The Artemis 1 mission will kickstart the next era of crewed space exploration.
By Robert Lea
The next era of crewed space exploration is about to dawn, with NASA’s Artemis program gearing up to send humans back to the moon for the first time in over half a century. And this milestone will eventually lead to the first human setting foot on the surface of Mars, if all goes according to plan.
On Aug. 29, the Space Launch System (SLS) — the most powerful rocket ever built by humanity — is scheduled to blast off from Launch Pad 39B at NASA’s Kennedy Space Center in Florida, kicking off the Artemis 1 mission.
The main payload of the SLS will be the Orion spacecraft, which will be sent farther into space than any vehicle intended for humans has ever traveled before. This will serve as a crucial test for future Artemis missions that will see Orion carry a woman and a person of color to the surface of the moon for the first time.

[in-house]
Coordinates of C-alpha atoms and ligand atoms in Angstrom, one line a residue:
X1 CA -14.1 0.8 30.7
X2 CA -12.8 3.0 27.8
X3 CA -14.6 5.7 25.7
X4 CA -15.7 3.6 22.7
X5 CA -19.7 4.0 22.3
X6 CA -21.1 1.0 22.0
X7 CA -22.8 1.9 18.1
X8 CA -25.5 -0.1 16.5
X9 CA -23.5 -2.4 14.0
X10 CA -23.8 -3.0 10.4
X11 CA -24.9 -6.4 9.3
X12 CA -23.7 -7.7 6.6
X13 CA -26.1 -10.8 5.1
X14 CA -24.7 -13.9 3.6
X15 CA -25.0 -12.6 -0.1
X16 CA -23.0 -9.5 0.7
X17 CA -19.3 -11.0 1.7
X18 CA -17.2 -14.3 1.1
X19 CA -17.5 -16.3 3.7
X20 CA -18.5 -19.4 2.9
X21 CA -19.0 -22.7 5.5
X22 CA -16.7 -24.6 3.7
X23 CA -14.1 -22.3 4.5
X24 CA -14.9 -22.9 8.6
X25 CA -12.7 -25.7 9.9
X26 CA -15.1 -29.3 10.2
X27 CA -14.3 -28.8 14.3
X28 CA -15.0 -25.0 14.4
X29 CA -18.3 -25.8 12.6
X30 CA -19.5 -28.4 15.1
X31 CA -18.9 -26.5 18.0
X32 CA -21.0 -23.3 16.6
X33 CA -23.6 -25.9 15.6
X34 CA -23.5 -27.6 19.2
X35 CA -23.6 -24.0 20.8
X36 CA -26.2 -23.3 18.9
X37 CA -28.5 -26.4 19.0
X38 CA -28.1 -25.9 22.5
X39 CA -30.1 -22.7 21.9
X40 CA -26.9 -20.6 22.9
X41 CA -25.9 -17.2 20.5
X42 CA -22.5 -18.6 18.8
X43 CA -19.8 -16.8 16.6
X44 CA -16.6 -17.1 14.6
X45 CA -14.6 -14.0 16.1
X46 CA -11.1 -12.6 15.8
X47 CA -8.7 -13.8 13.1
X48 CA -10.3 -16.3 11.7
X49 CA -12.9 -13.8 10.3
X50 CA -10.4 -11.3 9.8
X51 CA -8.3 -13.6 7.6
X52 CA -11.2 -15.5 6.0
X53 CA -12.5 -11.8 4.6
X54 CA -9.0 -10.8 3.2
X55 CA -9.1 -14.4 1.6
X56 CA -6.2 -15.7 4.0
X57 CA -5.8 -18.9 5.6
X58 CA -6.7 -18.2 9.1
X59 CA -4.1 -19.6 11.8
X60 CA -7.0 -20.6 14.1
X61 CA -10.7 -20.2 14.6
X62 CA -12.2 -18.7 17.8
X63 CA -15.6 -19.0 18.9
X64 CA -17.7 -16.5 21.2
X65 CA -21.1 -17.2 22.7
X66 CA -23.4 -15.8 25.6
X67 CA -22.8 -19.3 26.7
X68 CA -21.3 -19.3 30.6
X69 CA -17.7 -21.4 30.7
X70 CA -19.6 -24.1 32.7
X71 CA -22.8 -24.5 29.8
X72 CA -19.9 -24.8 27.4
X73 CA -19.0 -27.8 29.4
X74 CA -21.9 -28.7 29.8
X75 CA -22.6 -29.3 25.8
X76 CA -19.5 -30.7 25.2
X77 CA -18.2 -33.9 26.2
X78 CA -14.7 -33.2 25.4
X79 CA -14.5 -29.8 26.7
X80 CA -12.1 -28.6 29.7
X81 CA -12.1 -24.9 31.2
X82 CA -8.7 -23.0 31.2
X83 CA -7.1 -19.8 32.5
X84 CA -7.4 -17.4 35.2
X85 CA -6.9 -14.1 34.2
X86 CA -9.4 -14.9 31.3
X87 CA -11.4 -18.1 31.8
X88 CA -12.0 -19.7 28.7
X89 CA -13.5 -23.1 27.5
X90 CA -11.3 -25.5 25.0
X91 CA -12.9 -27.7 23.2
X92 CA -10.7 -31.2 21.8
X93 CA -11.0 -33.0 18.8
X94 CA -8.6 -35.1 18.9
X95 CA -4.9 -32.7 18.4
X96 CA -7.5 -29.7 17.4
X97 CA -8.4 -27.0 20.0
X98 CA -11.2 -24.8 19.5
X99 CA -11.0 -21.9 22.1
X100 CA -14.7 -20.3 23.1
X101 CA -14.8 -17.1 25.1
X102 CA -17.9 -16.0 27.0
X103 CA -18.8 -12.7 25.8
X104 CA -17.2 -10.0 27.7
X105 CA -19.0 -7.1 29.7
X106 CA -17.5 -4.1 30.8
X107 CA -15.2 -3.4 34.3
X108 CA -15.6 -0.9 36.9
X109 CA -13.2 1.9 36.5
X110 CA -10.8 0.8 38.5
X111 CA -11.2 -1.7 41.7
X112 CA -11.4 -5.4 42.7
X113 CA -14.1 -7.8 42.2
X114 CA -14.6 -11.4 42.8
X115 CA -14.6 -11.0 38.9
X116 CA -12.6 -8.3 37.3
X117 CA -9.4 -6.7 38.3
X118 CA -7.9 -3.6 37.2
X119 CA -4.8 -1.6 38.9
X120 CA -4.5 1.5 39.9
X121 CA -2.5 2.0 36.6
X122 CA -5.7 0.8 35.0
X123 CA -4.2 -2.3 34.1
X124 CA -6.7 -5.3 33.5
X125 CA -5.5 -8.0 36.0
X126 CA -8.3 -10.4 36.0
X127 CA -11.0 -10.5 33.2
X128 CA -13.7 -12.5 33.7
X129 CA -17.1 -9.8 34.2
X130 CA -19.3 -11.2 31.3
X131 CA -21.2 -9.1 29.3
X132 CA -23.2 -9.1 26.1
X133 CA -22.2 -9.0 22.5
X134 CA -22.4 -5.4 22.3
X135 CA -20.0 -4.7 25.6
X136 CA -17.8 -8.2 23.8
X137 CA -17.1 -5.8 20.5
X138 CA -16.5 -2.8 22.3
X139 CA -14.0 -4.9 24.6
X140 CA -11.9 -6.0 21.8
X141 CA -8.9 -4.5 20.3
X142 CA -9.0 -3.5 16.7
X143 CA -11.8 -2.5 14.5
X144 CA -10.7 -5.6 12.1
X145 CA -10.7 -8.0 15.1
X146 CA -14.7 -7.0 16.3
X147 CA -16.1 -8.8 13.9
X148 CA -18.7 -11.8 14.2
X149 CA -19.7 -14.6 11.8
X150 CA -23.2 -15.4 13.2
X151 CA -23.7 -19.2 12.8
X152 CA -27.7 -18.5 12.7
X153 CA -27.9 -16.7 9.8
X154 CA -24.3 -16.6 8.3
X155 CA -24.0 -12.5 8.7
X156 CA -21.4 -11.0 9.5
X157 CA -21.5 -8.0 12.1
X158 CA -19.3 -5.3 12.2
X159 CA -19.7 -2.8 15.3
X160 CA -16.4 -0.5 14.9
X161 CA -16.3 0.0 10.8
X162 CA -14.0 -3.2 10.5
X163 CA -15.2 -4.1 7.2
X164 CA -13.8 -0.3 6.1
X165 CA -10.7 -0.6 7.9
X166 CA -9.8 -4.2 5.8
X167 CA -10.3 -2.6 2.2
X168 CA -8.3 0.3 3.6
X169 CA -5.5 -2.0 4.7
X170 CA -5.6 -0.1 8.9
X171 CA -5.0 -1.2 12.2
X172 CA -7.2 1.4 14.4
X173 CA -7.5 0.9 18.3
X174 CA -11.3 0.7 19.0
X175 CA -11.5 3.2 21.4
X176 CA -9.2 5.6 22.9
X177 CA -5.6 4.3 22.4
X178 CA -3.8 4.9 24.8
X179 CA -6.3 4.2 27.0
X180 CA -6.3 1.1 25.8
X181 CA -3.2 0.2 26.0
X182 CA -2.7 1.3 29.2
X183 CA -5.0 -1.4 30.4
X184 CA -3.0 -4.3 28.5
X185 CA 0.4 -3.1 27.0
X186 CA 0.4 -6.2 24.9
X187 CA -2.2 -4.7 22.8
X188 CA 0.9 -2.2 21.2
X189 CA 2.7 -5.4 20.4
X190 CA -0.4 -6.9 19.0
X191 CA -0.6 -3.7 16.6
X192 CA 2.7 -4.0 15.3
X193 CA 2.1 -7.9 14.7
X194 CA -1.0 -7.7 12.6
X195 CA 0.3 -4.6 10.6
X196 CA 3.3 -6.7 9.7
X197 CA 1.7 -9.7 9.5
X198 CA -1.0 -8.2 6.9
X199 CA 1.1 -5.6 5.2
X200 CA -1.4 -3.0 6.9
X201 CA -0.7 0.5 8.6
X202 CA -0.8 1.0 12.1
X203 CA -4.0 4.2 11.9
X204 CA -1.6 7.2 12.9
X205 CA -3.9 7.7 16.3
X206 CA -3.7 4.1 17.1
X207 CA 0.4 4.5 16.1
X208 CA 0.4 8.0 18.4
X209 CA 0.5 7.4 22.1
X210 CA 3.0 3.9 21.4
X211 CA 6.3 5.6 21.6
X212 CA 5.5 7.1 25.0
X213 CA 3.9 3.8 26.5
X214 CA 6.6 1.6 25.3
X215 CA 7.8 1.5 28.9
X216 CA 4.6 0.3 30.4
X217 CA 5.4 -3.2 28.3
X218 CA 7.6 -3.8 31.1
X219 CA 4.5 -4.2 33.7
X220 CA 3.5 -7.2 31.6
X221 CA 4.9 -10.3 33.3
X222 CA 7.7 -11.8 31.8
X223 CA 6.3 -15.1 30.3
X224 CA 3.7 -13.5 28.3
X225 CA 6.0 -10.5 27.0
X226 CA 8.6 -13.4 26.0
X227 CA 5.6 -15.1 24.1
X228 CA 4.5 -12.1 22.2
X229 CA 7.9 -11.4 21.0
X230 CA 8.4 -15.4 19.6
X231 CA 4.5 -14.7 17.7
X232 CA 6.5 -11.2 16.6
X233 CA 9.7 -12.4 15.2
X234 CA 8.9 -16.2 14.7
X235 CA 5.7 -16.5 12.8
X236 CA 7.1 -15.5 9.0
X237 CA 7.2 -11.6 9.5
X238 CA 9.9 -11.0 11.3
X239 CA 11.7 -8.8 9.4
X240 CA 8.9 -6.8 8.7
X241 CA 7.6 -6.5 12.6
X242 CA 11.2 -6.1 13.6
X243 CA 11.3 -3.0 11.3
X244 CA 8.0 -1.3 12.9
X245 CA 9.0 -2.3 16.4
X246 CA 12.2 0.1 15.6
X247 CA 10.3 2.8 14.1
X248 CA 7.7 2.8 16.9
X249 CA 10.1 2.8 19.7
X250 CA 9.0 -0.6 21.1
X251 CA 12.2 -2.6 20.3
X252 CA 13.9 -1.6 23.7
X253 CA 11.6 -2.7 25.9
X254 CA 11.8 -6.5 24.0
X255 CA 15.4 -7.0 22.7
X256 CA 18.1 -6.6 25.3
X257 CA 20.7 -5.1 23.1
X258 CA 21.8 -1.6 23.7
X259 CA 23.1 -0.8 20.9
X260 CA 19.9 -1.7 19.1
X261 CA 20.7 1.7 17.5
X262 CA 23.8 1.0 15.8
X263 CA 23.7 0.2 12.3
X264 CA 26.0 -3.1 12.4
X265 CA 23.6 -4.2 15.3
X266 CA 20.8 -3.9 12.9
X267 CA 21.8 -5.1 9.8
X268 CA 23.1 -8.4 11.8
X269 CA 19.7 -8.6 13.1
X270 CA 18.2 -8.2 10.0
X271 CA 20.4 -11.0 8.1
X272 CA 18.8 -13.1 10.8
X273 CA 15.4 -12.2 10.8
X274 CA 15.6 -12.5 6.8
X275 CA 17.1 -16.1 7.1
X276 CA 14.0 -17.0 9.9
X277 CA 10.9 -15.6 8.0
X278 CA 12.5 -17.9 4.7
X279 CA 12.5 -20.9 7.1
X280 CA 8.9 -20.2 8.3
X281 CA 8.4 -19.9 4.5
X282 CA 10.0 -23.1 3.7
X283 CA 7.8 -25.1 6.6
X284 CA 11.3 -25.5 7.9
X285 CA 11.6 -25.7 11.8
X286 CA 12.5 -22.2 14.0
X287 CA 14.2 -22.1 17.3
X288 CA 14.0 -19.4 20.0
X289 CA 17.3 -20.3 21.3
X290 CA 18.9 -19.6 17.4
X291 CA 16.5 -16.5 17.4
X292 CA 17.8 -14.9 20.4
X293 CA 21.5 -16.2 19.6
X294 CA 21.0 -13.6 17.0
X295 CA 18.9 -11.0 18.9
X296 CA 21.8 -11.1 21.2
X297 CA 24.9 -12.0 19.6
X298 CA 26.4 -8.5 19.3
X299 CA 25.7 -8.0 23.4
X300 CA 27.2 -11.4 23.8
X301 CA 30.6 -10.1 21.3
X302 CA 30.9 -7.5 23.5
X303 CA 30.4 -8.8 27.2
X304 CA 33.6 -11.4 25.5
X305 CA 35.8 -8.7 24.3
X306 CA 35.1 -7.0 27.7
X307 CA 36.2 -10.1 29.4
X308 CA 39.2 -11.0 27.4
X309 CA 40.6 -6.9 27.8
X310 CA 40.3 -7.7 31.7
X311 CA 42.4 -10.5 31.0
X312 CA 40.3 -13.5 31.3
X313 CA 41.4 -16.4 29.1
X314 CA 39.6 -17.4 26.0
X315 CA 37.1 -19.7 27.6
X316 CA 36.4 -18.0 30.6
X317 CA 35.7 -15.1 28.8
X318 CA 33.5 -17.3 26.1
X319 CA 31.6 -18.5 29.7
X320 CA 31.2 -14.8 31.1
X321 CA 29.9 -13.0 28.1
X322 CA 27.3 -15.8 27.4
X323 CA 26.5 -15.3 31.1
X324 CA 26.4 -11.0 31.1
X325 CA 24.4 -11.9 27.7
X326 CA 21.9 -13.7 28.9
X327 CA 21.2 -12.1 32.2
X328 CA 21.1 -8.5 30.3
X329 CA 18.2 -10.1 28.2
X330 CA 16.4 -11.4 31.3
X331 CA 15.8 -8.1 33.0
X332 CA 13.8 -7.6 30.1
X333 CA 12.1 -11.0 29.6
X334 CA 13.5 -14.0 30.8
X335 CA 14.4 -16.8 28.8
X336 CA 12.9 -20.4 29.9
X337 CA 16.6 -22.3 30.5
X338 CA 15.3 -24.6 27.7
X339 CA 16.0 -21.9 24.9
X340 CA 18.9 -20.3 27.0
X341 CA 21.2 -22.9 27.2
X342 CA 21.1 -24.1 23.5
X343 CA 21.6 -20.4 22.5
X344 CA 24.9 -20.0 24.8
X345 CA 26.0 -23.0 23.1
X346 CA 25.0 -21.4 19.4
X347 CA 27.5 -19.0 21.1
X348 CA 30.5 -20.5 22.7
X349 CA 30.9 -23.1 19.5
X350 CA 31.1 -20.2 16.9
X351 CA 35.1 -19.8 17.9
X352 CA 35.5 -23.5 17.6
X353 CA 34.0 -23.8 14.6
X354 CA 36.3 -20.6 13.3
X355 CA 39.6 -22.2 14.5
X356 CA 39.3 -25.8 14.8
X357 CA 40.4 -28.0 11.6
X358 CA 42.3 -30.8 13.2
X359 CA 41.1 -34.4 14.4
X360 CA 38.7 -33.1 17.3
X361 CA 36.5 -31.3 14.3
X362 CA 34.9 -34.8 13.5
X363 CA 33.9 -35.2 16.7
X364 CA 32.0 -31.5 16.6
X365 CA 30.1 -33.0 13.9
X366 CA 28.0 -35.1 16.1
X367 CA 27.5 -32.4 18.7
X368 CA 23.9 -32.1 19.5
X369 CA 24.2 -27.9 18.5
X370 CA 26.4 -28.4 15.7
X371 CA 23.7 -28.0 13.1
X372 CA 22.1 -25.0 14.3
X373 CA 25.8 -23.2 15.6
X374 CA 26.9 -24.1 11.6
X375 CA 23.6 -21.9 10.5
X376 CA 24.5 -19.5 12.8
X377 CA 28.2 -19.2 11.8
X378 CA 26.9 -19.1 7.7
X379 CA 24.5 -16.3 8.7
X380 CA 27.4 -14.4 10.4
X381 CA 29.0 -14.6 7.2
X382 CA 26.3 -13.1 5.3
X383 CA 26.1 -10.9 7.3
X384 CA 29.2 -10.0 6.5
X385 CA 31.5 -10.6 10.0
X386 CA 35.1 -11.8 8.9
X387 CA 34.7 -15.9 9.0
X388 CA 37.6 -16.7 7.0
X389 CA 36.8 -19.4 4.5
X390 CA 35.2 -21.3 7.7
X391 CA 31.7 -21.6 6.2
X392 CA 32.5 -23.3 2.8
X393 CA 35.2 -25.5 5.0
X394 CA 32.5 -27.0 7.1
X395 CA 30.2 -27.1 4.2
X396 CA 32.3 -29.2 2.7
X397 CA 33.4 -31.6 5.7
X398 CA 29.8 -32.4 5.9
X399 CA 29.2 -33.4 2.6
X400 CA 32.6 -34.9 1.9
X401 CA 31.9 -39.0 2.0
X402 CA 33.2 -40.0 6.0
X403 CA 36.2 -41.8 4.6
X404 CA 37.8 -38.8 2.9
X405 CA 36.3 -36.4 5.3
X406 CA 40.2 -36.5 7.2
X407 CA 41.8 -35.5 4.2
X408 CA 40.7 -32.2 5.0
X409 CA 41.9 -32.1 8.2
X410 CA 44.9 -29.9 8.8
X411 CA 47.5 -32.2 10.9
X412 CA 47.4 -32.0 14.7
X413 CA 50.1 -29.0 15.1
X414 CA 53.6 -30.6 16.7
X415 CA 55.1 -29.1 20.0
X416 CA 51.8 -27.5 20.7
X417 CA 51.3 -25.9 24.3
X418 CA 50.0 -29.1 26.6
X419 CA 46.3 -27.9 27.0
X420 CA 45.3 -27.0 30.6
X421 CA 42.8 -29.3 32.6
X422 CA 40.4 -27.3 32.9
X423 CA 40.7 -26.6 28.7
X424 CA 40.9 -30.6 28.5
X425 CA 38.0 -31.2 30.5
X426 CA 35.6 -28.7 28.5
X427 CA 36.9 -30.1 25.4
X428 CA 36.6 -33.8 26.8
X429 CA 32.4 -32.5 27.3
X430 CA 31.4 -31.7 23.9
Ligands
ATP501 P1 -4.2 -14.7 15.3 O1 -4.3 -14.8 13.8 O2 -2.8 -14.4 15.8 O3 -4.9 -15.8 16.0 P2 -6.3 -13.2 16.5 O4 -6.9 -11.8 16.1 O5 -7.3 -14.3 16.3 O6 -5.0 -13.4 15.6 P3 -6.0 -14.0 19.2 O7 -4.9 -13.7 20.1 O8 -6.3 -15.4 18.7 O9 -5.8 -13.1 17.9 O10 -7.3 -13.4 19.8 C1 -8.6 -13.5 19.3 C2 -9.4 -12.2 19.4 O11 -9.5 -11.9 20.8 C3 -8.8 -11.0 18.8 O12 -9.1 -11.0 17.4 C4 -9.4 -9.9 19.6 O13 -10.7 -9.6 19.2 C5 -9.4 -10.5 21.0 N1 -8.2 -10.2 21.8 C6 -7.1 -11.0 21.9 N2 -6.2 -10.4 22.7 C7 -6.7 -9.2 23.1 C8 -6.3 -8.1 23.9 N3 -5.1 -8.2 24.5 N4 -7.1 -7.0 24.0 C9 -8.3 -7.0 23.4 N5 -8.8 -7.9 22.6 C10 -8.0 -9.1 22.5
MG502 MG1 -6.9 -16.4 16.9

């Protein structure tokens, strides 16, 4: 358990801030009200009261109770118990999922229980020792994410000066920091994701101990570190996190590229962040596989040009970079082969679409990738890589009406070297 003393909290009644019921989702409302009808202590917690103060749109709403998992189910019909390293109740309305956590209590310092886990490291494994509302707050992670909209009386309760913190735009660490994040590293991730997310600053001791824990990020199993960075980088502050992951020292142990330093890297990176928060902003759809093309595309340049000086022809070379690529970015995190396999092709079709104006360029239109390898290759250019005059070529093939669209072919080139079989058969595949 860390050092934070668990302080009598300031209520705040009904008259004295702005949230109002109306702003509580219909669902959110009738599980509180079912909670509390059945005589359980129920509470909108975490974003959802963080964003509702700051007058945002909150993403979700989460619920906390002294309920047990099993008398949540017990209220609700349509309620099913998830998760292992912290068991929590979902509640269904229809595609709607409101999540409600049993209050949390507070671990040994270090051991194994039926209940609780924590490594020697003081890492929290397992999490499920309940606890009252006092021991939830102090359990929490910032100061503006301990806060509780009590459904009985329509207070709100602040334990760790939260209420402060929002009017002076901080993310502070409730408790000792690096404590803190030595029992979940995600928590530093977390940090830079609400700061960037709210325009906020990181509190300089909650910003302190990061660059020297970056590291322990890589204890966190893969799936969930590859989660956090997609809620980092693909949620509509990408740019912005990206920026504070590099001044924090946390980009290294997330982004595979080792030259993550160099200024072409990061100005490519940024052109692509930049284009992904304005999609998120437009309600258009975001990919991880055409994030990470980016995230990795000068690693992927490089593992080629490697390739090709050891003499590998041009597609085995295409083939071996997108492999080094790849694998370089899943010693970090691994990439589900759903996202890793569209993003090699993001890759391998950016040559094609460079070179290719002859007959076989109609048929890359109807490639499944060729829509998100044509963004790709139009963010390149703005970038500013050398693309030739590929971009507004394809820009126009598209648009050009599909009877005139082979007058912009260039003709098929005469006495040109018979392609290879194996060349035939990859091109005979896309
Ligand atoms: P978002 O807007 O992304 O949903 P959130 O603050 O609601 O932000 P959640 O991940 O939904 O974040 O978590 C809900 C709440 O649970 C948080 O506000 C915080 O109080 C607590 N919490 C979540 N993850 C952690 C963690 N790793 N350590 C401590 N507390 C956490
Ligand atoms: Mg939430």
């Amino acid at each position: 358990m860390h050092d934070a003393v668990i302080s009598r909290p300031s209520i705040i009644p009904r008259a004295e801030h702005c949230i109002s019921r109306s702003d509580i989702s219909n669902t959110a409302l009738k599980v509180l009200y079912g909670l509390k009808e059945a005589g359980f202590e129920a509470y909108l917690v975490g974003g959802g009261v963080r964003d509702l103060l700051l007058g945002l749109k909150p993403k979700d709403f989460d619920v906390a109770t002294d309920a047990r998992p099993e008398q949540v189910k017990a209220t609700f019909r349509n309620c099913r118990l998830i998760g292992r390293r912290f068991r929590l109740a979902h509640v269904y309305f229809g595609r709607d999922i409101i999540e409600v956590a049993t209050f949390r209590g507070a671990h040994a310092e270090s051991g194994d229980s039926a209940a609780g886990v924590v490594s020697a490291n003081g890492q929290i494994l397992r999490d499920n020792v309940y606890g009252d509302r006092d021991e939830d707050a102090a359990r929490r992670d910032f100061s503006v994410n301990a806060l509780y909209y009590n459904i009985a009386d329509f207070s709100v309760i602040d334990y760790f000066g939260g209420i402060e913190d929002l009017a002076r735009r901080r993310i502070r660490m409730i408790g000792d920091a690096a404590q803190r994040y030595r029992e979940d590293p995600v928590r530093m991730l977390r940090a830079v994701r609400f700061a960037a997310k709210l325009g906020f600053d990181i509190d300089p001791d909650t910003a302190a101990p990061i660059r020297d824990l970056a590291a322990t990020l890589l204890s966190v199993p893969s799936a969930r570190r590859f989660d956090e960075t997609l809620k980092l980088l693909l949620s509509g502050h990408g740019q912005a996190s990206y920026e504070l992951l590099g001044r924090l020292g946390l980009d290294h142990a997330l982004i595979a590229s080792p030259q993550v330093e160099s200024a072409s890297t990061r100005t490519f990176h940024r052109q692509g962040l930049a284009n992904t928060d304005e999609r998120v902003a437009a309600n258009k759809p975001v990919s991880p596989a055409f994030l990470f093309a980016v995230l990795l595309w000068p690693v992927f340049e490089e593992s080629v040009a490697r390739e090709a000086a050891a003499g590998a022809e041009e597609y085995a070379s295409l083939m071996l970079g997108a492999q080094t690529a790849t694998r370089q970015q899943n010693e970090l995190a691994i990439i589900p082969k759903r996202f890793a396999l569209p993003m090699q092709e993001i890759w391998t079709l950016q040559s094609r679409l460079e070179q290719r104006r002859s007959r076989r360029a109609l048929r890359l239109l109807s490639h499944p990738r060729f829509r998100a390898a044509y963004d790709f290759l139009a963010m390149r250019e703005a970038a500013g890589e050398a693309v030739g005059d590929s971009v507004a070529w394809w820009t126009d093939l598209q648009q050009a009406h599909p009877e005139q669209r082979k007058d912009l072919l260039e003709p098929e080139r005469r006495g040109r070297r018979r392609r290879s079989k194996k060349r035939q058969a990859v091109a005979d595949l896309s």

That will be a stunning achievement in its own right. But putting astronauts on the moon for the first time since the final Apollo mission in 1972 has a bigger goal: establishing a sustainable human presence on and around the moon and developing infrastructure that will allow humans to go even deeper into the solar system.
Indeed, NASA sees the moon as a “proving ground” for the human exploration of Mars, as then-agency chief Jim Bridenstine said in 2018.